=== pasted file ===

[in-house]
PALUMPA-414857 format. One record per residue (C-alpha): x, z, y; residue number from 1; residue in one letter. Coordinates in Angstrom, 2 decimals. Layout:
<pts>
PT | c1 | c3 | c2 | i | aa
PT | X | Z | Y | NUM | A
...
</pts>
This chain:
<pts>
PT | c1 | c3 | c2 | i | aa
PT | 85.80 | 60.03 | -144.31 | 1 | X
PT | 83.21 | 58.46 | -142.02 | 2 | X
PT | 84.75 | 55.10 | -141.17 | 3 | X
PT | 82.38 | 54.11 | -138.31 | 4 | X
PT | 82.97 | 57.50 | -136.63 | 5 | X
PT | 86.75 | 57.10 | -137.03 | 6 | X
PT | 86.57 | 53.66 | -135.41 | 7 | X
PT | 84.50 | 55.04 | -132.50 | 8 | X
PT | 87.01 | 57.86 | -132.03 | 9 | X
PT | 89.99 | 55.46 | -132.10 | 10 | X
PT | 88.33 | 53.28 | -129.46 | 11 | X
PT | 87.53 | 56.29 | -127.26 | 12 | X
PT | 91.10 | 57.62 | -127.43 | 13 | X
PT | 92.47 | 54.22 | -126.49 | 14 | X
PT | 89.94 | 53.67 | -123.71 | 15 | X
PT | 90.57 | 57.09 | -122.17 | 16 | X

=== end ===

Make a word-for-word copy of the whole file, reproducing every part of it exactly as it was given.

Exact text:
[in-house]
PALUMPA-414857 format. One record per residue (C-alpha): x, z, y; residue number from 1; residue in one letter. Coordinates in Angstrom, 2 decimals. Layout:
<pts>
PT | c1 | c3 | c2 | i | aa
PT | X | Z | Y | NUM | A
...
</pts>
This chain:
<pts>
PT | c1 | c3 | c2 | i | aa
PT | 85.80 | 60.03 | -144.31 | 1 | X
PT | 83.21 | 58.46 | -142.02 | 2 | X
PT | 84.75 | 55.10 | -141.17 | 3 | X
PT | 82.38 | 54.11 | -138.31 | 4 | X
PT | 82.97 | 57.50 | -136.63 | 5 | X
PT | 86.75 | 57.10 | -137.03 | 6 | X
PT | 86.57 | 53.66 | -135.41 | 7 | X
PT | 84.50 | 55.04 | -132.50 | 8 | X
PT | 87.01 | 57.86 | -132.03 | 9 | X
PT | 89.99 | 55.46 | -132.10 | 10 | X
PT | 88.33 | 53.28 | -129.46 | 11 | X
PT | 87.53 | 56.29 | -127.26 | 12 | X
PT | 91.10 | 57.62 | -127.43 | 13 | X
PT | 92.47 | 54.22 | -126.49 | 14 | X
PT | 89.94 | 53.67 | -123.71 | 15 | X
PT | 90.57 | 57.09 | -122.17 | 16 | X